Illusions of Grandeur

He's done with art. Now Bill Tonnesen wants to build a Holocaust memorial in Phoenix

He favors clean, modern lines and striking textures. It's easy to see why architects and developers use him: He has a good eye and a distinctive style.

He's also earned a reputation over the years as a contrarian. The local chapter of the American Institute of Architects once invited Tonnesen and two other landscape architects to show slides of their work at a monthly meeting. Tonnesen put up one slide. "You said you wanted my slide show," he said. "Here's my slide."

"I don't know if he was trying to show a sense of humor or if it was just a big F-you to everyone," says one architect, who asked not to be identified. "It was performance art for stupid people."

A piece from Tonnesen's initial show at Chiaroscuro.
courtesy of Bill Tonnesen
A piece from Tonnesen's initial show at Chiaroscuro.
A work from Tonnesen's Chiaroscuro show.
courtesy of Bill Tonnesen
A work from Tonnesen's Chiaroscuro show.

"He's so direct, and he cuts to the chase so much, that people may be offended," concedes Phoenix photographer John Romero, who's worked with Tonnesen. But his admirers are firmly committed. "Once you understand him and know what to expect, he'll always be Bill," Romero says.

"He really jazzed up the ranks of landscape architecture," says Steve Martino, a well-known Valley landscape architect. "Most guys in this field are pretty dull. He's not."

Tonnesen made that clear in 2002, with the publication of his self-titled book, Tonnesen. He was clearly imagining huge success, both in the literary and artistic worlds. Instead, he got no small amount of invective.

"Is the name Tonnesen Teutonic for Narcissism?" one artist wrote at

In October 2002, when Tonnesen's work first premièred at Scottsdale's Chiaroscuro Gallery, the local arts magazine Shade put him on the cover, with an image that dripped with derision: a postage-stamp-size photo of Tonnesen's face next to a bar code. Though the accompanying story was largely positive, publisher Wayne Rainey let loose in his opening letter, calling Tonnesen's arrogance "painful to endure."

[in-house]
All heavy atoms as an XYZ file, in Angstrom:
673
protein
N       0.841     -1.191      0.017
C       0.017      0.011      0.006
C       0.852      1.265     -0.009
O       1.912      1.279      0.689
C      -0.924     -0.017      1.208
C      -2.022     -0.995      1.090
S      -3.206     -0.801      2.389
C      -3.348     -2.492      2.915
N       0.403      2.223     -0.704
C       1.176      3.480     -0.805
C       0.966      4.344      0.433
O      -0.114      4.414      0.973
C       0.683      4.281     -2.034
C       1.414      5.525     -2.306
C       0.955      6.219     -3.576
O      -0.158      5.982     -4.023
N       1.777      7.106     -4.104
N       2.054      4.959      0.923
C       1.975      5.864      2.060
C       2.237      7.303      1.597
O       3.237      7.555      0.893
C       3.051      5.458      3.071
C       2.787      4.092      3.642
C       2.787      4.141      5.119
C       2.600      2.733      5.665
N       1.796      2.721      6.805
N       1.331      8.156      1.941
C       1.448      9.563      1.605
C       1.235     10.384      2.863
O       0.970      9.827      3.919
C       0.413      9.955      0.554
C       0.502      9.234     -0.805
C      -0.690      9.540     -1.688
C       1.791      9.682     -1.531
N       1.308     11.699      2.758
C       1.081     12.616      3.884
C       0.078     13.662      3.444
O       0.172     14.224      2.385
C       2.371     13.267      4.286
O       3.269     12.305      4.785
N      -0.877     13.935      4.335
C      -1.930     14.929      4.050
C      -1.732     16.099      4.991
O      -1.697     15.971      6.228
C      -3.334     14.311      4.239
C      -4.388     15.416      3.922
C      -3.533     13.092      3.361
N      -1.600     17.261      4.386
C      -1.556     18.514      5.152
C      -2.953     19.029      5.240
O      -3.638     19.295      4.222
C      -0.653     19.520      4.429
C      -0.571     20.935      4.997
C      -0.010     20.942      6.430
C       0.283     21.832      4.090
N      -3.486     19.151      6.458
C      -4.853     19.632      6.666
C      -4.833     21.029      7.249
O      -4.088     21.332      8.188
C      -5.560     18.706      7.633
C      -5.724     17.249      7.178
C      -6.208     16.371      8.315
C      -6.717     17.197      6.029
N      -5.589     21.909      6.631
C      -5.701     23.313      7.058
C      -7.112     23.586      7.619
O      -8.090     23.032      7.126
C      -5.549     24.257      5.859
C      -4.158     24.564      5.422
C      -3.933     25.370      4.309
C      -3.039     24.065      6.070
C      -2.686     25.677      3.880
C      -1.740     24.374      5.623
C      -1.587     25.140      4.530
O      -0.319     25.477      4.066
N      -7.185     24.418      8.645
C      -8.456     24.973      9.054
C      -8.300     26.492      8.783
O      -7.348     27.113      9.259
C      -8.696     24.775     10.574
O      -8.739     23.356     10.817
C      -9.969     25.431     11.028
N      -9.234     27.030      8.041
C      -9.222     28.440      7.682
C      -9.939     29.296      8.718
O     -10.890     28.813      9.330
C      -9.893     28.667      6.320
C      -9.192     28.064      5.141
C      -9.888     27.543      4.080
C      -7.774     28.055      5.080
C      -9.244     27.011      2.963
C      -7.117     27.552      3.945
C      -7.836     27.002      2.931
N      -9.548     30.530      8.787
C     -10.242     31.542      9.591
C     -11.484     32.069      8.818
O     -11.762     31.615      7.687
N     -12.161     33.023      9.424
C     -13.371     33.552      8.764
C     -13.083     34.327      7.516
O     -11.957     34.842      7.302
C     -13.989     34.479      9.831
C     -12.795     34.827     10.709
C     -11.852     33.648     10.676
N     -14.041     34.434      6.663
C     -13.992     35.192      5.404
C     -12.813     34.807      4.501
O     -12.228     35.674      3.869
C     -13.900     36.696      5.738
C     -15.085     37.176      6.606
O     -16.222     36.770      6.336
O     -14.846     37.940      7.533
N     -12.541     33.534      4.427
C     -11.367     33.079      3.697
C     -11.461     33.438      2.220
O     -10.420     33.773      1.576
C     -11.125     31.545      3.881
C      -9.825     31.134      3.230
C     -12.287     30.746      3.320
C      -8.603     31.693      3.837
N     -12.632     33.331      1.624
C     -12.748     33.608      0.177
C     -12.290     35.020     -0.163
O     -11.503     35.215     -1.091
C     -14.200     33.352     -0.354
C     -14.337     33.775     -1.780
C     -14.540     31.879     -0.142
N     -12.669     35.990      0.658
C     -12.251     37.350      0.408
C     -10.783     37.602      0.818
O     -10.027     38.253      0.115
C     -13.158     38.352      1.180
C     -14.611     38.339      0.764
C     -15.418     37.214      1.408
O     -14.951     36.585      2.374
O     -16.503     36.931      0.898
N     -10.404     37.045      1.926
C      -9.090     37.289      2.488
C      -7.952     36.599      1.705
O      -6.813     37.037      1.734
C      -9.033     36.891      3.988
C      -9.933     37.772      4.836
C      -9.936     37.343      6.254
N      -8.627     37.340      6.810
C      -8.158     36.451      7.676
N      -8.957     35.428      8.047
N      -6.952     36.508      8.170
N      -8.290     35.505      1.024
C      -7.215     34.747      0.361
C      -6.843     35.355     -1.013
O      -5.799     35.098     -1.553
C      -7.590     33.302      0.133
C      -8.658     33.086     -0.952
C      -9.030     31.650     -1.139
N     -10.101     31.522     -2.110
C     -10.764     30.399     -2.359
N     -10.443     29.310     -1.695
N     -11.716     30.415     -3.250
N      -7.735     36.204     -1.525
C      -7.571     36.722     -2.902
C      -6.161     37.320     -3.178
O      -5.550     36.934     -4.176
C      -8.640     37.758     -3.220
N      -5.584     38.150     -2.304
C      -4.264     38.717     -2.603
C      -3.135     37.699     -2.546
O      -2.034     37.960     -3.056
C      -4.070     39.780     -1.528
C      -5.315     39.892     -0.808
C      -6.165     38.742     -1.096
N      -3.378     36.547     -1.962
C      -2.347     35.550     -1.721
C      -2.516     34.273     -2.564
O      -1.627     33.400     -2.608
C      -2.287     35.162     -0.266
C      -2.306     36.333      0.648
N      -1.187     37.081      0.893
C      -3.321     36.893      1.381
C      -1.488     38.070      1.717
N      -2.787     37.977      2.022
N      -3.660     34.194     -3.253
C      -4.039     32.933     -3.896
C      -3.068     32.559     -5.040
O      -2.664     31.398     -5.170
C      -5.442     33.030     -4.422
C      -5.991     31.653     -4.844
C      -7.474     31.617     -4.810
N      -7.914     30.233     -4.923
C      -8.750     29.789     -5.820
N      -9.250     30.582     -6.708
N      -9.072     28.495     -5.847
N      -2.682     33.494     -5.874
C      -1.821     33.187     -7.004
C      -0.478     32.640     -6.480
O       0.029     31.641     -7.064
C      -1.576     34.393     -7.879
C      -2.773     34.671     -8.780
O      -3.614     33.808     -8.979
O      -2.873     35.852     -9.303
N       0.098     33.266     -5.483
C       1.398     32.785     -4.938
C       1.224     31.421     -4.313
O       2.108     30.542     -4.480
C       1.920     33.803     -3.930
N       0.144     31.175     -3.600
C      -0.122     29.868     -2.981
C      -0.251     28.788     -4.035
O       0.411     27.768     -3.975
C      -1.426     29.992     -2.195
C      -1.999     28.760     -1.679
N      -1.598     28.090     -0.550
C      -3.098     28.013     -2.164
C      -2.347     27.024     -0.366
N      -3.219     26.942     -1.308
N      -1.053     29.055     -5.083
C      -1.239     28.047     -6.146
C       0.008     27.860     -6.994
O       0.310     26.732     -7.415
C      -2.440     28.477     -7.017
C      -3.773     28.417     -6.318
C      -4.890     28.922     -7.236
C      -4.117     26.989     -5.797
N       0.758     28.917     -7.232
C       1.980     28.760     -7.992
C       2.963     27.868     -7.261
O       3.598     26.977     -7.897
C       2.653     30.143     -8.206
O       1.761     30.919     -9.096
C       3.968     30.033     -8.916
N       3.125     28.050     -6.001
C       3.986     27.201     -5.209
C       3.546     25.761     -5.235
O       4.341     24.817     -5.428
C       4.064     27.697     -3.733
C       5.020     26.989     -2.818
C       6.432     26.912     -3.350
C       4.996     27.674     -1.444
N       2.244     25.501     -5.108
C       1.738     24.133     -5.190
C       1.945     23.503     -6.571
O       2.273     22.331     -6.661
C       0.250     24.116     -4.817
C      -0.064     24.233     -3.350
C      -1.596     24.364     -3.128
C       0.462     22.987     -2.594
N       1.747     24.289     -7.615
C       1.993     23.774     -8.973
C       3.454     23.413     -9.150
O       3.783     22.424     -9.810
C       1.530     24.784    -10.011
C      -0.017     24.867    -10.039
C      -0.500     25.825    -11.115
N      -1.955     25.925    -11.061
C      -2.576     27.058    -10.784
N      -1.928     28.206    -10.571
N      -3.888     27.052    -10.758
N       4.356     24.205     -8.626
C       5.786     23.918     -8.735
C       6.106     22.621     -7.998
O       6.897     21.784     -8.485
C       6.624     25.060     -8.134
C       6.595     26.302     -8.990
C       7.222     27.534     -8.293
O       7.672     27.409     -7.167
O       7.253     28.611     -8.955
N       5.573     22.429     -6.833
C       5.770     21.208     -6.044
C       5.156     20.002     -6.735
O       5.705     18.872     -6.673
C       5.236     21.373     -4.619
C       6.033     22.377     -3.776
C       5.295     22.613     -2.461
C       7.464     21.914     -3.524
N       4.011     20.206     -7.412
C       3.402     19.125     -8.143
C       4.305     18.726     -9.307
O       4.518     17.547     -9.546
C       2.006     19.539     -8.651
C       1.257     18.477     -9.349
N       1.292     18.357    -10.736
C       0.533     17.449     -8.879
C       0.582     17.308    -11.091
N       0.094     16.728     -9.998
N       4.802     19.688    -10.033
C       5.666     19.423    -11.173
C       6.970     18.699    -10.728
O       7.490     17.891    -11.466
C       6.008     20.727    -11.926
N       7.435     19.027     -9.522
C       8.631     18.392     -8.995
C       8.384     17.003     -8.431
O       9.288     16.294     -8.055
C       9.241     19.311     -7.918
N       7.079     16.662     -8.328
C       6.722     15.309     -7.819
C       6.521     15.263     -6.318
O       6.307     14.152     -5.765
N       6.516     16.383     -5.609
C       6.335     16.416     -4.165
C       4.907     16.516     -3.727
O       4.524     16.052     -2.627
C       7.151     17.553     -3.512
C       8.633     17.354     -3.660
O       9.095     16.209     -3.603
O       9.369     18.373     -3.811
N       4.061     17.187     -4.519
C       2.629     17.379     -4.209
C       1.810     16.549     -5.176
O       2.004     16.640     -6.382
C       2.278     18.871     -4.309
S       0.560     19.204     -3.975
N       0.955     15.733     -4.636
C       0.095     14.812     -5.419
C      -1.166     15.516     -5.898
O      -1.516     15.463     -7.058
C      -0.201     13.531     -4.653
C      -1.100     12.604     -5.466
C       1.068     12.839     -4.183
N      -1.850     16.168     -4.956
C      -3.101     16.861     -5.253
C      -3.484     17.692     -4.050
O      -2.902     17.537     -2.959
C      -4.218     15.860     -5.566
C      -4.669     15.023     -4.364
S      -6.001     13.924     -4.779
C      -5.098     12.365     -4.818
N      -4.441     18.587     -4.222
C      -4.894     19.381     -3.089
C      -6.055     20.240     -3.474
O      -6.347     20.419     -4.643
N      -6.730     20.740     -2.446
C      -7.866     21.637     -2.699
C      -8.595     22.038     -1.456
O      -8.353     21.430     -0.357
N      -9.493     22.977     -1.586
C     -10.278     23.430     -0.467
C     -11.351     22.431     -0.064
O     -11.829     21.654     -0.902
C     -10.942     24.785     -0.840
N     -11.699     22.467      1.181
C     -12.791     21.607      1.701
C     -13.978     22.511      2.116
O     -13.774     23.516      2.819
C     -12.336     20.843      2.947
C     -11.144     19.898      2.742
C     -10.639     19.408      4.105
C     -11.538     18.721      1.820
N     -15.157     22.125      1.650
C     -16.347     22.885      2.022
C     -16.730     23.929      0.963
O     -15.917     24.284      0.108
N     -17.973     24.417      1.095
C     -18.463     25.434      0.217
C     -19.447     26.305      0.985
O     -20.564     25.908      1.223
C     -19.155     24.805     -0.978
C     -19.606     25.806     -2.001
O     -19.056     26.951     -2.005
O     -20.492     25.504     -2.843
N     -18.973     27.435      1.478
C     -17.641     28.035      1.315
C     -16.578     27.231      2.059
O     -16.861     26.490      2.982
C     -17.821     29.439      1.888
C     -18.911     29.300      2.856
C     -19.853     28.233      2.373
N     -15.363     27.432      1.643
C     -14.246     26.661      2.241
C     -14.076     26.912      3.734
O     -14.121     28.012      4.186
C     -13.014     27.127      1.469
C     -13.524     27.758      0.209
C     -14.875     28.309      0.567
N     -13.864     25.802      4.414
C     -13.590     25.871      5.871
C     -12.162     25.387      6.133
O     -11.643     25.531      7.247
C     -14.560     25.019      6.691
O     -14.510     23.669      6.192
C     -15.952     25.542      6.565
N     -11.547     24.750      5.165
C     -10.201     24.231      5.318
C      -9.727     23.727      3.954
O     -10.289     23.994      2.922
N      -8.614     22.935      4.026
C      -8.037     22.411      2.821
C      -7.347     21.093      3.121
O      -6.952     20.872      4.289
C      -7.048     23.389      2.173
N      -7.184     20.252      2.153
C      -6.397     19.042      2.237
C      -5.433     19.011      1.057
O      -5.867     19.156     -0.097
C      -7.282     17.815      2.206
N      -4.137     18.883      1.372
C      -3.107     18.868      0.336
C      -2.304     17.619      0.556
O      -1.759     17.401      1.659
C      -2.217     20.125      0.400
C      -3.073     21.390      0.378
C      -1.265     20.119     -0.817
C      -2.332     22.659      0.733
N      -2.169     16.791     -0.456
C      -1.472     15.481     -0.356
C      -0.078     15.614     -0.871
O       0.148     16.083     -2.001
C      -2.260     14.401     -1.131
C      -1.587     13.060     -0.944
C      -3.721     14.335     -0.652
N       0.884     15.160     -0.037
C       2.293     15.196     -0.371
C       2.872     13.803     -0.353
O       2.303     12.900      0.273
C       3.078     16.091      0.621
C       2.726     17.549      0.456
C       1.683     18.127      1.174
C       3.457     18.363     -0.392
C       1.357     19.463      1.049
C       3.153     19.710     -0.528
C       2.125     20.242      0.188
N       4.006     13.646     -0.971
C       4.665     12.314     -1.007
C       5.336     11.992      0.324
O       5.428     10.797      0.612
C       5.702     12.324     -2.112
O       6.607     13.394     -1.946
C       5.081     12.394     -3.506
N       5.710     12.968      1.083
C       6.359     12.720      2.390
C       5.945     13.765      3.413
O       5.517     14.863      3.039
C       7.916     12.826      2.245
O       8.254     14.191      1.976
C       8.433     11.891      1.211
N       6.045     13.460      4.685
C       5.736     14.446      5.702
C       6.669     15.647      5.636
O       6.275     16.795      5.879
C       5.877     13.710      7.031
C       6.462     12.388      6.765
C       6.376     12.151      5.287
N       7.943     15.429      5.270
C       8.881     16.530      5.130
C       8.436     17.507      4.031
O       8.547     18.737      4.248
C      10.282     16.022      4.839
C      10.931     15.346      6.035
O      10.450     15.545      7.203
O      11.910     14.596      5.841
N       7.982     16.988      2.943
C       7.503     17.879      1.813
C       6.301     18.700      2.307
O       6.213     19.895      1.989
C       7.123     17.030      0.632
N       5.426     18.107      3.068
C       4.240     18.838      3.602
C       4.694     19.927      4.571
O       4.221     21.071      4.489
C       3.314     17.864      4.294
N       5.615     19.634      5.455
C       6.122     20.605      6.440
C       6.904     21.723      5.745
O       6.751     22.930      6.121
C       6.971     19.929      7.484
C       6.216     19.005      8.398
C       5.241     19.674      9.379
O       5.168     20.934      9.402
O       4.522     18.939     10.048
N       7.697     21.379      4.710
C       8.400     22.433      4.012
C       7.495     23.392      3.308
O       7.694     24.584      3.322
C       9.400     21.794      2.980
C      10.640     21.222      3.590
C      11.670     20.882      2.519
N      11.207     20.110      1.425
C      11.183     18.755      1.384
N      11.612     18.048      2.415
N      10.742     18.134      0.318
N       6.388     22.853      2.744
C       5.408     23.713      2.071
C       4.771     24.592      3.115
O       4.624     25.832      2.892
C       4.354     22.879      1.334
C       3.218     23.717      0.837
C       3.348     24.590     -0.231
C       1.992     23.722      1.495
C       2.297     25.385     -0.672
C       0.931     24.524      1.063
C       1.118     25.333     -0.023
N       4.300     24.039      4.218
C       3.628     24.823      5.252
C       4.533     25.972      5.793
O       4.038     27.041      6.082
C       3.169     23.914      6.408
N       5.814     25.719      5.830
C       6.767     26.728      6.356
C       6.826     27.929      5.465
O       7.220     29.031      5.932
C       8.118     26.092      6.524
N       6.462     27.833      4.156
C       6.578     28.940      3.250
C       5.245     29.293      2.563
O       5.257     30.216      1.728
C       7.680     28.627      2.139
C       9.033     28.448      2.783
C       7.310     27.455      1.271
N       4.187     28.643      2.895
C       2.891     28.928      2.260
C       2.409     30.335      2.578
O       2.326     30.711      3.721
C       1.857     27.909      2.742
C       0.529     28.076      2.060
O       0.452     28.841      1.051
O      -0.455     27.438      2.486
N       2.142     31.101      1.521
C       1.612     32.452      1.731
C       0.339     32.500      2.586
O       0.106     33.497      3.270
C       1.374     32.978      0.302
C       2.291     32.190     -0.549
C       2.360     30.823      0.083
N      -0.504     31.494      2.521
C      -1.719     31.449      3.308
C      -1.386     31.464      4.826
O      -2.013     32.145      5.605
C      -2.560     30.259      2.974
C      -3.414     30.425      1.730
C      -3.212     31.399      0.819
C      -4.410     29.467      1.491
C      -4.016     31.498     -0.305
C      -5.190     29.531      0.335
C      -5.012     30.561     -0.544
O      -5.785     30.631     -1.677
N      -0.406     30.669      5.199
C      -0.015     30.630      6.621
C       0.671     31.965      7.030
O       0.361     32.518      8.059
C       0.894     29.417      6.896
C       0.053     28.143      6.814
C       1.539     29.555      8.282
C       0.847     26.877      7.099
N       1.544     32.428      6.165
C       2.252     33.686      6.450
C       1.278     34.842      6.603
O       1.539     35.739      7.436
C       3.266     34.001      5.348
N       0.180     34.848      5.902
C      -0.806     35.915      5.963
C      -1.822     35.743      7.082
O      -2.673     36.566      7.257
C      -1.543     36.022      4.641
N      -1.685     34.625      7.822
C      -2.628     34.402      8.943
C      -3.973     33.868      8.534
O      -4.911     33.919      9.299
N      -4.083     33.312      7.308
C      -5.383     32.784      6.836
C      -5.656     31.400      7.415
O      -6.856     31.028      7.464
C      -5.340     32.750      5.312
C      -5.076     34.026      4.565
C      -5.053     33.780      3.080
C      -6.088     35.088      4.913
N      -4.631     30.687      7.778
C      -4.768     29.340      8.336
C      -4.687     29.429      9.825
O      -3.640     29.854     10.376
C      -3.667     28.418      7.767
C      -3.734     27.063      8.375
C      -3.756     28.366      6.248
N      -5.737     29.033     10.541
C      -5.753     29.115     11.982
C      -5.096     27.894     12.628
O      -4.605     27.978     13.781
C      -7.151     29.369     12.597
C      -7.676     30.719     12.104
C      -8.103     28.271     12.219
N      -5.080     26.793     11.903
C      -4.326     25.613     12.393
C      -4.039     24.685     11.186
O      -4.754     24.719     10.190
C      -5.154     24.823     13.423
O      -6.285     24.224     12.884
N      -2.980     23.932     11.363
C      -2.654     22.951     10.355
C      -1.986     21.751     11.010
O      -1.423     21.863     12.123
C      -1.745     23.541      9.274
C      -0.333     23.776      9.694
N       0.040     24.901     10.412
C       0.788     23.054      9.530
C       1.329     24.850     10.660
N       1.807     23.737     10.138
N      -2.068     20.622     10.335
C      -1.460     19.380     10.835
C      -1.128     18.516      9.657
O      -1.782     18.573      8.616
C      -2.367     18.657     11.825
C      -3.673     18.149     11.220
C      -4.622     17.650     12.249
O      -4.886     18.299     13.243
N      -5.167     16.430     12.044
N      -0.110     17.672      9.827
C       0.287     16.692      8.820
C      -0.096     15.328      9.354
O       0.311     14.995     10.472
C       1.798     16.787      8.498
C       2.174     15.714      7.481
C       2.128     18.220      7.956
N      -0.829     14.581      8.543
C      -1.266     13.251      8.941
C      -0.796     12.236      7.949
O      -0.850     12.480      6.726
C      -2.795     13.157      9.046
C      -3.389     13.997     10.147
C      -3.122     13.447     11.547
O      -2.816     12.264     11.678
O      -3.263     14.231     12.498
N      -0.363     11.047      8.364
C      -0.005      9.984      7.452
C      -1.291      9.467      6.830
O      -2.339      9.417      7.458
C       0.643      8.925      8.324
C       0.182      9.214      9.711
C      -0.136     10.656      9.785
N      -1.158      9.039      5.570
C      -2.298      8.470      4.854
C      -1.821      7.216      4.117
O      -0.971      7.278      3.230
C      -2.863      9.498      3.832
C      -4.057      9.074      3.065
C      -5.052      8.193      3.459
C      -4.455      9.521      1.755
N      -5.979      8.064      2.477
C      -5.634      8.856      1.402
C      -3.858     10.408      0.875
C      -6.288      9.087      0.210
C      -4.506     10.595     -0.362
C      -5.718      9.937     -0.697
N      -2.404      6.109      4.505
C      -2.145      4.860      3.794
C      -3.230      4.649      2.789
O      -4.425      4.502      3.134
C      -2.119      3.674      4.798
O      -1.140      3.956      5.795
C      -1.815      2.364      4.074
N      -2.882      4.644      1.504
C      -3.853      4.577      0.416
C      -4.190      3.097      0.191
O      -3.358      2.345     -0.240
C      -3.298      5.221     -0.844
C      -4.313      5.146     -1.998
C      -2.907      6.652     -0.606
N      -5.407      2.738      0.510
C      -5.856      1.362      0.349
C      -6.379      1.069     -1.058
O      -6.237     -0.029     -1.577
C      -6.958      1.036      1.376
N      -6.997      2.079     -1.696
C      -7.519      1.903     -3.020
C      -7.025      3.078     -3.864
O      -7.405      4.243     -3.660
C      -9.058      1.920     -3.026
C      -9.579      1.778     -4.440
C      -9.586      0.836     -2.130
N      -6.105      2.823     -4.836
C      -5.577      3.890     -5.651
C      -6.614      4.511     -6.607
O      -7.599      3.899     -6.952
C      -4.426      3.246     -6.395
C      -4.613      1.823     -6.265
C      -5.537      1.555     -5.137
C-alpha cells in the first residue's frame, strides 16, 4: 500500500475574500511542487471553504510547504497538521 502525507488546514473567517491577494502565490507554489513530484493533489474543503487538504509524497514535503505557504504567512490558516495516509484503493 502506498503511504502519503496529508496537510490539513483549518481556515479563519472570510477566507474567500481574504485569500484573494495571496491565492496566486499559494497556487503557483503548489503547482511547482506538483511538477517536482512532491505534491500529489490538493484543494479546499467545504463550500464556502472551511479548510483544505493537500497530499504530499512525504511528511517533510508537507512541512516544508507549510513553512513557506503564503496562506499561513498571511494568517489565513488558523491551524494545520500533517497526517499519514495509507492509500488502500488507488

"It was one of the most popular issues we've ever done," Rainey admits. "He truly offended a lot of people."

In suggesting that success in modern art was mostly clever marketing, Tonnesen wasn't saying anything particularly new. But local artists were galled that he'd say it even while elbowing for a piece of their turf.

"The whole thing was a slap in the face to artists who are on an authentic journey," says Konick, the sculptor. "It's a mockery of other people's lives."

Mostly panels four feet long by four feet wide, Tonnesen's pieces included rows of pencils, a jumbly collage of ballpoint pens, and a circle of paintbrushes. Critics sniped that the assemblages were more a triumph of technical skill than an original artistic sensibility.

"It's derivative," says Shindell, a member of the 515 artist collective in Phoenix, known for her intricate drawings. "People will tell you all artwork is derivative -- but his art is shamelessly derivative." Several local artists point out his work's resemblance to that of Arman, a New Yorker whom Tonnesen talks about meeting in his book.

The show was successful, says Chiaroscuro director William Lykins. But after the initial publicity blitz, Tonnesen began casting about for a new direction. He told Martino that sculpture was too hard to ship. He thought he might try painting.

Instead, he found photography -- sort of. Tonnesen's third show, a series of photographs taken at Nevada's Burning Man festival, got a great reaction. But critics couldn't help but note that John Romero actually took the photos. Tonnesen describes his role as "art director," a title more commonly seen in advertising.